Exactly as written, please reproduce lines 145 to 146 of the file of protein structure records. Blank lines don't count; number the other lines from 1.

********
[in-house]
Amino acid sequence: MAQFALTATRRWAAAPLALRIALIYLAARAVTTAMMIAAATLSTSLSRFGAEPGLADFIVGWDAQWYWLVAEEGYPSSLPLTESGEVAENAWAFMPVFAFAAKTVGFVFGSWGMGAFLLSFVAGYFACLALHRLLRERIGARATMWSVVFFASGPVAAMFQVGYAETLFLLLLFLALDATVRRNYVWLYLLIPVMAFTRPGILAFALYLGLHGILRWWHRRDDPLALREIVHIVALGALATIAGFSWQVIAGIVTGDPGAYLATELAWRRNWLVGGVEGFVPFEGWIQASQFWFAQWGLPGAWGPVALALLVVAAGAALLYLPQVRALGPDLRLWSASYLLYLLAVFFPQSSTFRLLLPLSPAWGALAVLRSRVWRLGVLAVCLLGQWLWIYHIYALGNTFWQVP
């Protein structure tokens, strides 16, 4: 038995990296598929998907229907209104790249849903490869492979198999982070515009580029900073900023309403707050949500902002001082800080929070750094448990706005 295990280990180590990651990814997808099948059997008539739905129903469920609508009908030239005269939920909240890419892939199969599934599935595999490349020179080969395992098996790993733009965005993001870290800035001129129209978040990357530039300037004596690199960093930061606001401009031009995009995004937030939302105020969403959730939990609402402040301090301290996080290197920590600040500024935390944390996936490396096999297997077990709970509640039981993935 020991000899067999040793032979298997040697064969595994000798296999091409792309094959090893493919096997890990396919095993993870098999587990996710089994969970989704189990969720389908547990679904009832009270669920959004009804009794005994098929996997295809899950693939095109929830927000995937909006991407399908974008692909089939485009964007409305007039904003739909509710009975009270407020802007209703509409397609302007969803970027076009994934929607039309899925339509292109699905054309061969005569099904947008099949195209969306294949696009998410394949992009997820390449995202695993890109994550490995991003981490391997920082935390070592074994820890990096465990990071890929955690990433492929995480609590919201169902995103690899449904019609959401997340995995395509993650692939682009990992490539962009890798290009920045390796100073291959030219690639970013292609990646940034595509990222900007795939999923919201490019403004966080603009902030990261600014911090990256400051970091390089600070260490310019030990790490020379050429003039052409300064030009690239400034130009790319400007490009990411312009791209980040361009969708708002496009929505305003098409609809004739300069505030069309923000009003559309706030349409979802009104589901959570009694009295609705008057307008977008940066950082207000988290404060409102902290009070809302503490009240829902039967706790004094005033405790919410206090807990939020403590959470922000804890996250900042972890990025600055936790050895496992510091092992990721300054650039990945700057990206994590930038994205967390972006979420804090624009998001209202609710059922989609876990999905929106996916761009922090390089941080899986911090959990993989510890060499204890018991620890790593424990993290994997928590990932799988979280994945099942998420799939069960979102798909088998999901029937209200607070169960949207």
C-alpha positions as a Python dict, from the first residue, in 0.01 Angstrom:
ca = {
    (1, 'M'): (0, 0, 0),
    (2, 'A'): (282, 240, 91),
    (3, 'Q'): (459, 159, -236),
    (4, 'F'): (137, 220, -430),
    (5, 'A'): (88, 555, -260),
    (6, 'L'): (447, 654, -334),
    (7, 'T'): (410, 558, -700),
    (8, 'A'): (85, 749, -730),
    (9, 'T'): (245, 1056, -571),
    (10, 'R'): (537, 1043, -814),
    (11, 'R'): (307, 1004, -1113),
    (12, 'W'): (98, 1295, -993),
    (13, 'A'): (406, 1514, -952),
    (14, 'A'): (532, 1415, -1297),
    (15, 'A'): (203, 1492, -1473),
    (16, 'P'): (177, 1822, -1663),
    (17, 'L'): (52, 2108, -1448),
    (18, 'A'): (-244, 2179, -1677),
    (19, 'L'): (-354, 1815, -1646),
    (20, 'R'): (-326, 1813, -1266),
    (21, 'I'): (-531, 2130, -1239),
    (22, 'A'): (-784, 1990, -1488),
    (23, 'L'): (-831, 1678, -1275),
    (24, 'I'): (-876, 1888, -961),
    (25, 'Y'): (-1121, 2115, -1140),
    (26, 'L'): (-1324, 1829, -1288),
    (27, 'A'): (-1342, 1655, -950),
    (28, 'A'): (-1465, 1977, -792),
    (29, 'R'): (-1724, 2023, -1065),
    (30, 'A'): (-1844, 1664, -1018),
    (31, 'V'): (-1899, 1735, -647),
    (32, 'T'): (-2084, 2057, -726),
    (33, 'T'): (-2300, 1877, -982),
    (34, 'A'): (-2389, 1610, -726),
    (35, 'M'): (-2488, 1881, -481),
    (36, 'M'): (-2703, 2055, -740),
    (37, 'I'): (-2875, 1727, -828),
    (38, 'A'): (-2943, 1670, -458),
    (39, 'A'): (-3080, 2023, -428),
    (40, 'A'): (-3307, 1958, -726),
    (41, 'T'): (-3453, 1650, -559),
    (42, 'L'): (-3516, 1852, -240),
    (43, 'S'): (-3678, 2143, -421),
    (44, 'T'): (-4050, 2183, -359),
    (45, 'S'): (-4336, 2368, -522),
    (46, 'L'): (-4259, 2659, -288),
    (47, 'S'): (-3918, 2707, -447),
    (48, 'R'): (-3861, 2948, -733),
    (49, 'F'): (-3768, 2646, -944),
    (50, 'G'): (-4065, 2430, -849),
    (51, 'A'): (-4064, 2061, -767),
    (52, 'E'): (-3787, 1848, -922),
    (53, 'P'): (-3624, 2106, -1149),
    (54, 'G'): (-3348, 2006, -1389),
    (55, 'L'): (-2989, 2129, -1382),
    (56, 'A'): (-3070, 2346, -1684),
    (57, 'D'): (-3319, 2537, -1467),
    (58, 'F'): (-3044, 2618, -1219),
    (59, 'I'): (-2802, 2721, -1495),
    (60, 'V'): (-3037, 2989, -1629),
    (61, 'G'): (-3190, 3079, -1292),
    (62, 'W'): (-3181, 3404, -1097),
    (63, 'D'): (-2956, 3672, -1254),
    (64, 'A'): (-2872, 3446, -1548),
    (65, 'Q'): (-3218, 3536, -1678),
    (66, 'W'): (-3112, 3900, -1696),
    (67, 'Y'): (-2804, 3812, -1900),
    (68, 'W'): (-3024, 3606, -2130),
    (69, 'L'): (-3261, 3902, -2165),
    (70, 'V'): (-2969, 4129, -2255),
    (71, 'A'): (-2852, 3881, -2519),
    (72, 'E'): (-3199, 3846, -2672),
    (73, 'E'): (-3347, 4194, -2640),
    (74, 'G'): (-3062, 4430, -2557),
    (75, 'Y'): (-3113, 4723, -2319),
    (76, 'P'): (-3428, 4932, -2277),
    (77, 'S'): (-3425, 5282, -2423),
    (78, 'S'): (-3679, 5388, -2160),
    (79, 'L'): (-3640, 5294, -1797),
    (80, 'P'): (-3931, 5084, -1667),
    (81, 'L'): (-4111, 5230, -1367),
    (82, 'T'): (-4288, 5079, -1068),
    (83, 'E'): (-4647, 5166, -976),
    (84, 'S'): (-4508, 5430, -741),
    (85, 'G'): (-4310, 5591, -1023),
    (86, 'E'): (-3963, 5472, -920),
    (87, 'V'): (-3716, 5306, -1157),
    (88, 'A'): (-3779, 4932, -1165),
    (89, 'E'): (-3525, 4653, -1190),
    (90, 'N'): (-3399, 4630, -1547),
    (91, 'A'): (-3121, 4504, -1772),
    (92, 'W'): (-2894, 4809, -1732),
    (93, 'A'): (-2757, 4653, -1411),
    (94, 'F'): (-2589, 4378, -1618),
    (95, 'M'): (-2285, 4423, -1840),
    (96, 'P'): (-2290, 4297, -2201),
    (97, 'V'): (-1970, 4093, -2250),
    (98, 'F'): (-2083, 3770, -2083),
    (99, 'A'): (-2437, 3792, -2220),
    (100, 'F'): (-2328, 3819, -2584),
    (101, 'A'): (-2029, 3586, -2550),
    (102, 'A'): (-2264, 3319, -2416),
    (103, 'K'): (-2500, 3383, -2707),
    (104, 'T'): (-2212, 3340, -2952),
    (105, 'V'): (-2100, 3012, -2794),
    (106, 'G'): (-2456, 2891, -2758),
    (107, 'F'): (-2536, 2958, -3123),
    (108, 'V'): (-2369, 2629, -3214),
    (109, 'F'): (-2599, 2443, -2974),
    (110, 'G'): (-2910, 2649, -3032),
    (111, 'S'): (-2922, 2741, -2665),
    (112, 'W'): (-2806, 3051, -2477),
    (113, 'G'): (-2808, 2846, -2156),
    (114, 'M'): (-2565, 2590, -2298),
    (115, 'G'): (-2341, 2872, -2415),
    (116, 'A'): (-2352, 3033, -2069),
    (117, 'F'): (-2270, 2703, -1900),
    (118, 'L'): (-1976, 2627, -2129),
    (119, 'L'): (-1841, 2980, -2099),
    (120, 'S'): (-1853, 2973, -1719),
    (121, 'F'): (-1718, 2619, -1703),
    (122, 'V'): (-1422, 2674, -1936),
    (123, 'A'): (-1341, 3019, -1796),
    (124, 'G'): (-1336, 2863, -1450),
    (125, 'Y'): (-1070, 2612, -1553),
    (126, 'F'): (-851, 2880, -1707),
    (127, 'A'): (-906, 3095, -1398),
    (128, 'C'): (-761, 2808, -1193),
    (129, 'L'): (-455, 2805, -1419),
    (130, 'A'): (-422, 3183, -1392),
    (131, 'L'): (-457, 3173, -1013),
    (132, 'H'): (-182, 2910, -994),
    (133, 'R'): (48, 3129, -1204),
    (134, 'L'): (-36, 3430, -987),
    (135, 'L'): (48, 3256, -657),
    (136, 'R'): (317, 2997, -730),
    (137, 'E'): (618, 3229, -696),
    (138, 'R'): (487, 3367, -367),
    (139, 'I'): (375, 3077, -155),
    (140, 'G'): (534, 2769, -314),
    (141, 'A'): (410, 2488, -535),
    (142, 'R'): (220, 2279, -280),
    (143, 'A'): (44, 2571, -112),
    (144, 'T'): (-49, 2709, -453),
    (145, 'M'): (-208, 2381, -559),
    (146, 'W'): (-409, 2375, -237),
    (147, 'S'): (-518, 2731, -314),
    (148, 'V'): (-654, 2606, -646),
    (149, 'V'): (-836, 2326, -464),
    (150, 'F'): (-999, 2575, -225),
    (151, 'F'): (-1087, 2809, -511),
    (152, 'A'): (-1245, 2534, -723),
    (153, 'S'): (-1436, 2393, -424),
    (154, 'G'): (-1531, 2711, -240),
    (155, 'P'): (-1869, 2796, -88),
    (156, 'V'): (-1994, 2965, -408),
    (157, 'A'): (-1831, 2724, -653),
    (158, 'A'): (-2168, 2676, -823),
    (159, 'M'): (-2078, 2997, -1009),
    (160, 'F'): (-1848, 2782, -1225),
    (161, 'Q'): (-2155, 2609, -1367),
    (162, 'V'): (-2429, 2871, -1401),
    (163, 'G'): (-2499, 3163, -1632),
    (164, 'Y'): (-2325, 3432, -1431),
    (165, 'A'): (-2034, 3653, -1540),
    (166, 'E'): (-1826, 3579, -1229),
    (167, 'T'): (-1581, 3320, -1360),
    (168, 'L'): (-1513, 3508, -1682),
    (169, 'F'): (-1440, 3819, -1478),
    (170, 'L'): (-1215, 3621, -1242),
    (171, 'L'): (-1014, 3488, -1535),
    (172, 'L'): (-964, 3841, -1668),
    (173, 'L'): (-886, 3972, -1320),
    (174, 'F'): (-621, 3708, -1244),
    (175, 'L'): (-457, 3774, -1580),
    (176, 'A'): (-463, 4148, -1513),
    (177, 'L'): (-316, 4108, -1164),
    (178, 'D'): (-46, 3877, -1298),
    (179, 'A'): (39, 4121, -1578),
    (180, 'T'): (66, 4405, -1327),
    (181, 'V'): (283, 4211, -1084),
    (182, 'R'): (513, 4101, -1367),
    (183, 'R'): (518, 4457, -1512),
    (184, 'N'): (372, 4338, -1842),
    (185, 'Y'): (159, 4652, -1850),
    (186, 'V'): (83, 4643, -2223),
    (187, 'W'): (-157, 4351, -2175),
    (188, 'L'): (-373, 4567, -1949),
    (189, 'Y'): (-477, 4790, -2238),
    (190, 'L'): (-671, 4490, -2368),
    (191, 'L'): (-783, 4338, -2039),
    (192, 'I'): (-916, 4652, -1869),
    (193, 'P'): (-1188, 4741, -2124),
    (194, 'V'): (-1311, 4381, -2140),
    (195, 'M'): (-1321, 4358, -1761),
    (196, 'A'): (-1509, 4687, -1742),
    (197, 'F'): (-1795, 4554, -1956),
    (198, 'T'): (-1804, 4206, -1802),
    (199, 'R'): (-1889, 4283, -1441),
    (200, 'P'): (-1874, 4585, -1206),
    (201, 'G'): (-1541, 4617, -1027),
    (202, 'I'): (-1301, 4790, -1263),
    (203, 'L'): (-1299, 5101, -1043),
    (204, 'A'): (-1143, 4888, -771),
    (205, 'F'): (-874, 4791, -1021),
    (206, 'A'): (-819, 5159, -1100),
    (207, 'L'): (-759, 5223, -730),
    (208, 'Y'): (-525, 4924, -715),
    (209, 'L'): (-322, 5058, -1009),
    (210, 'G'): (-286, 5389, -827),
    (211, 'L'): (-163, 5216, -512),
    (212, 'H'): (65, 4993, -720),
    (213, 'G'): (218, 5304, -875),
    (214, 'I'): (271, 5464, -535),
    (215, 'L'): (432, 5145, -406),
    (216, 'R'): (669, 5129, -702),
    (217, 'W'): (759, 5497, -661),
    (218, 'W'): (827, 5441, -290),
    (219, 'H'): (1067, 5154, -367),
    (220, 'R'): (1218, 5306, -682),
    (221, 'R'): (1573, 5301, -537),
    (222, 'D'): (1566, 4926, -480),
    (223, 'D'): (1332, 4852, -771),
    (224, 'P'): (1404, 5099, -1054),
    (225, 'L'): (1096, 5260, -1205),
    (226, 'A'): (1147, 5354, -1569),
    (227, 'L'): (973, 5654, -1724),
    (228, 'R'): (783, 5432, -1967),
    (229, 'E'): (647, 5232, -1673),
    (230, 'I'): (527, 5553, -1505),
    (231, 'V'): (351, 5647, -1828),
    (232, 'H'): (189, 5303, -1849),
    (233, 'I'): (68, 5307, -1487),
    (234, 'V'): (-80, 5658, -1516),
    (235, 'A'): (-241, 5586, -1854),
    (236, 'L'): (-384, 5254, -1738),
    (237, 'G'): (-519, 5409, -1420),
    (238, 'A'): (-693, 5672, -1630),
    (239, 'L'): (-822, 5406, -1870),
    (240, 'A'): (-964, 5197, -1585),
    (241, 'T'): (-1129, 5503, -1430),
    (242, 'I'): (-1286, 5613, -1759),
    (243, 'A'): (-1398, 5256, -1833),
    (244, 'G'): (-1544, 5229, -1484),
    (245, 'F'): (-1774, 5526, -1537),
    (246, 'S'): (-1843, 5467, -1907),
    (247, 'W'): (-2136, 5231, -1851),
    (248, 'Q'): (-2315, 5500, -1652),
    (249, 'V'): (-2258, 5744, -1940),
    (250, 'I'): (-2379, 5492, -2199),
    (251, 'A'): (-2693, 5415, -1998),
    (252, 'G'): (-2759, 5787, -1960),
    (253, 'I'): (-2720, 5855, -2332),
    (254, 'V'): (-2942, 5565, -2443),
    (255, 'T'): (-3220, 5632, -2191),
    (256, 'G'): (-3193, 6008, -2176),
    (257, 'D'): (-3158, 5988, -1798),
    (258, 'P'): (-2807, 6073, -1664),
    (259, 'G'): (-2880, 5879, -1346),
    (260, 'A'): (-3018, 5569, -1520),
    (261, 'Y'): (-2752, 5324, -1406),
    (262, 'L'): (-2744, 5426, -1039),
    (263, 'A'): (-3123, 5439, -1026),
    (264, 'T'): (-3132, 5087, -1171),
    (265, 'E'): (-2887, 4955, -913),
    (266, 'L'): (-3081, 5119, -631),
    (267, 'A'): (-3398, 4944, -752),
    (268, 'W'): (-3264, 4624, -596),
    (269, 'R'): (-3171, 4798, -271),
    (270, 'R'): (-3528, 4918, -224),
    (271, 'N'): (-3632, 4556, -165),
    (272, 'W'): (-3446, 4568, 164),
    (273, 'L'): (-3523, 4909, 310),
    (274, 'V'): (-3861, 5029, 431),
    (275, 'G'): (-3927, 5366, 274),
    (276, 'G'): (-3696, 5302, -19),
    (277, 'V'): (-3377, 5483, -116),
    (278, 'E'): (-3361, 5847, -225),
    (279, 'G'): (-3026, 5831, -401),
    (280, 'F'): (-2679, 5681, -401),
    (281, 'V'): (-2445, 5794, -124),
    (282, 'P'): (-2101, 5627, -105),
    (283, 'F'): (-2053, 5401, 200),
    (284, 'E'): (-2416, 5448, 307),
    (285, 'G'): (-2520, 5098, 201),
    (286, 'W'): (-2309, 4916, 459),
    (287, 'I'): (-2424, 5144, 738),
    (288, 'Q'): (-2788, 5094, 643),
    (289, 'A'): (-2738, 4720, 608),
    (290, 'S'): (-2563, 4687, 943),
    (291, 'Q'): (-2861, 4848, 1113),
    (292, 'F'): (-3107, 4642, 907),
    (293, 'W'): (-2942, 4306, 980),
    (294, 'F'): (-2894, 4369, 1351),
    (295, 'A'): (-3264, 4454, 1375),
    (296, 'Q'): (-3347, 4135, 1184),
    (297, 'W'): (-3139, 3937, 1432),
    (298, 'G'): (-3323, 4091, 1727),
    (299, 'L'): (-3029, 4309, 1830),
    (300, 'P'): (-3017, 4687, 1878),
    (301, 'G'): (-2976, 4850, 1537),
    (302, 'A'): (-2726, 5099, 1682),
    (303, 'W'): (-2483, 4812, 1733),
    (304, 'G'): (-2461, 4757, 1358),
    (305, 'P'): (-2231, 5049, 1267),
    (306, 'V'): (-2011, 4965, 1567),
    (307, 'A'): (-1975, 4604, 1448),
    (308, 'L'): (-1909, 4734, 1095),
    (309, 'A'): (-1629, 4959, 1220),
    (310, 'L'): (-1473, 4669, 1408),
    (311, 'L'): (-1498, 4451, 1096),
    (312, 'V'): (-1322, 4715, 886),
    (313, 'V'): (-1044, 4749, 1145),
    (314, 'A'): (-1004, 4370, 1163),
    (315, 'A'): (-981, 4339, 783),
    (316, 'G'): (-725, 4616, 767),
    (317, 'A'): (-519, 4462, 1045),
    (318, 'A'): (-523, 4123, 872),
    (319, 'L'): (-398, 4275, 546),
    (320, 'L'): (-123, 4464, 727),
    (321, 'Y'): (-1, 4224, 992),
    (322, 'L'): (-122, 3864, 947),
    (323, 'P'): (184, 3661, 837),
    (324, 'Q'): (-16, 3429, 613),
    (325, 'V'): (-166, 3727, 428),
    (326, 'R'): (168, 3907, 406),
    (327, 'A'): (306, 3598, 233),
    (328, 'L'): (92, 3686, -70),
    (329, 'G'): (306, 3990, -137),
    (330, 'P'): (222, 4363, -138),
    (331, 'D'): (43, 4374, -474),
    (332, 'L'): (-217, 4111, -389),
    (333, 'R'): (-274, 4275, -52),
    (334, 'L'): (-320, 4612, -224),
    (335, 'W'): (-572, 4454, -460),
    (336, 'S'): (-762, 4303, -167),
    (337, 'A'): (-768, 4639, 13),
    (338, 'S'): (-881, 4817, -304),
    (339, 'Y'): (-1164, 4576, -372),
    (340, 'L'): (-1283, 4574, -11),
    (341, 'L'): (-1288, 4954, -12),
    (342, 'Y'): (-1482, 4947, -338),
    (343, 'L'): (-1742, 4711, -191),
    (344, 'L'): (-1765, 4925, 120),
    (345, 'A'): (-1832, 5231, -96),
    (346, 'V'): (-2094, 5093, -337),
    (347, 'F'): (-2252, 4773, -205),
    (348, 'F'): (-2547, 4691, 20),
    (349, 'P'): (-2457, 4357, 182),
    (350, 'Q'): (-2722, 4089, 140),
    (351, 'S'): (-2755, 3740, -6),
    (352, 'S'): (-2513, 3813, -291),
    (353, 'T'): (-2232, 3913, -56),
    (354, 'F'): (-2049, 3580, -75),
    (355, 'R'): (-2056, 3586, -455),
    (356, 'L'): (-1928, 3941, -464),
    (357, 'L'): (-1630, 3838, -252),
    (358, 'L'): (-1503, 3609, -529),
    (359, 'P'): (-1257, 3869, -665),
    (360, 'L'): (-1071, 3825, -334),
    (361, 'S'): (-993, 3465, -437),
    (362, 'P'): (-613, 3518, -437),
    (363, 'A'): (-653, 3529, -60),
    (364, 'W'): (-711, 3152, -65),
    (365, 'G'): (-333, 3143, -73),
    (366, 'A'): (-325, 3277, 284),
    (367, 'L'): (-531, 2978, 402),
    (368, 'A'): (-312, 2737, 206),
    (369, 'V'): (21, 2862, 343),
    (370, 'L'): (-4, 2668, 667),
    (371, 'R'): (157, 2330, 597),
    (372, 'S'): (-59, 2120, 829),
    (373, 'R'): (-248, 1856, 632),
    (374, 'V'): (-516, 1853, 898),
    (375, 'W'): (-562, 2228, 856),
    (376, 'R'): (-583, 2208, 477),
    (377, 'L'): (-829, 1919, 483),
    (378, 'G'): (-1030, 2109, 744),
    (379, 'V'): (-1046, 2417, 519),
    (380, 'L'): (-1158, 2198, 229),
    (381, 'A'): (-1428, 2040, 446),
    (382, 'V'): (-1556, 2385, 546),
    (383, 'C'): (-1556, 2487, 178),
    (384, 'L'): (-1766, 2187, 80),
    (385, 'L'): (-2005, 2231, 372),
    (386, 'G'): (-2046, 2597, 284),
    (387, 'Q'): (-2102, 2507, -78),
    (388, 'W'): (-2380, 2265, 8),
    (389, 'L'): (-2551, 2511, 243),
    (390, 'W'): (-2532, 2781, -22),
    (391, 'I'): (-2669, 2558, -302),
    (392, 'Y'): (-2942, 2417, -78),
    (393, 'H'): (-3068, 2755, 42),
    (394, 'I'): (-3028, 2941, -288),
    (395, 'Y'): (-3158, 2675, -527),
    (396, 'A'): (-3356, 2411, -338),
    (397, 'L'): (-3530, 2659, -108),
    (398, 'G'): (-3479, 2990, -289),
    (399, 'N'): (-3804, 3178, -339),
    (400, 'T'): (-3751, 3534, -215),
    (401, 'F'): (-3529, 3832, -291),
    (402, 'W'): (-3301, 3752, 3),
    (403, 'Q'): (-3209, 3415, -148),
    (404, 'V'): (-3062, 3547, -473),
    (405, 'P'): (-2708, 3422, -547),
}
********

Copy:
    (140, 'G'): (534, 2769, -314),
    (141, 'A'): (410, 2488, -535),